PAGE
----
Timeblocking – the truly simple secret to a highly productive day
Caroline Atkin, June 2016
If you’ve ever experienced the feeling of working hard, yet getting nowhere, you’re going to love this strategy, one where the tiniest shift in mindset yields incredible results. Does this keep happening to you? You start working at 7.30 am and somewhere over the course of the morning your task list suddenly multiplies and you find yourself jumping from one fire to the next. Then, seemingly in the blink of an eye, it’s 6.30 pm, you’re tired and frustrated, and you’ve realised there are another four hours of work to do before you can actually switch off for the night. Are you feeling it right now? You aren’t alone. To get through the huge amounts of work we’re loading ourselves up with, a lot of us live our days in this constant state of firefighting.
"By prioritising sand tasks first up in the day, people neglect to consider how much time the rocks need to get done. "Ready to stop doing that? The principle I’m going to lay out for you below is something that changed my life from a scattered mind, constantly running from task to task, to a focused, organised and productive headspace that lets me switch off at night when I need to – minus the feeling of having a million things left to do. It’s all based on an idea best illustrated by Stephen Covey, author of The 7 Habits of Highly Effective People. He has developed a fantastic metaphor for why the strategy of time blocking is so effective. He calls it The Big Rocks. I love this theory and when I implement it (we can’t all be perfect every day!) my productivity goes through the roof! For the purpose of this exercise, imagine an empty bowl that represents all the time you have in a day. There are three types of tasks you can fill this bowl with:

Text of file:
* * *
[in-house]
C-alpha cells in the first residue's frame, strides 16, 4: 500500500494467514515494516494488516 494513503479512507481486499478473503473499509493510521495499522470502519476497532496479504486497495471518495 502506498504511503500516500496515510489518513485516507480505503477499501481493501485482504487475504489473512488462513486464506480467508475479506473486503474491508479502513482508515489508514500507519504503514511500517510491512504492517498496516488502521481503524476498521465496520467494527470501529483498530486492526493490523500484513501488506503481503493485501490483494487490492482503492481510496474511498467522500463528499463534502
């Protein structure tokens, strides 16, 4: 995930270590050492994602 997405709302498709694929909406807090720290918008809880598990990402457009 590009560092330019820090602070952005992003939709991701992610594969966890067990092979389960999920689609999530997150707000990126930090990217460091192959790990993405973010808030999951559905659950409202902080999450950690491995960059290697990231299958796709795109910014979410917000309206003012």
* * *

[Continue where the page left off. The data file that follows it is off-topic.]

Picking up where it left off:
- Sand – these represent all the tiny, small things that you do all day long: the quick email reply you needed to send right away, that document you wanted to print and that five-minute chat with a colleague. They are small brief tasks that, when combined, create a lot of sand (distraction in your day).
- Pebbles – these are the mid-sized tasks you do each day. The things that require you to focus for 10 to 30 minutes to get them completed. There are several of these in a day, but not as much as the sand.
- Rocks – These are the big, key things that require you to focus for more than half an hour at a time. They are the bulk of your work and, typically the part that makes your money or gets you closer to finishing that project you’re working on.
- Sand first – The sand is irritating and distracting – but easy to tick off. For this reason many people will plough through a bunch of sand tasks first in their day, feeling like they are ticking a lot of small things off their plate. Their bowl quickly gets filled as they move from one sand task to the next and before they know it, a few hours of their day are gone.
- Pebbles Next – People will start on the pebble-sized tasks once they either run out of sand or receive pressure to get these medium-sized tasks finished.
- Lastly Rocks – Towards the end of the day they will consider their rocks. They might have space for one or two but the majority will need to be shifted to tomorrow’s bowl. The problem is that most people already have a few rocks waiting for tomorrow’s bowl, so these additional rocks are just going to keep building up through the week.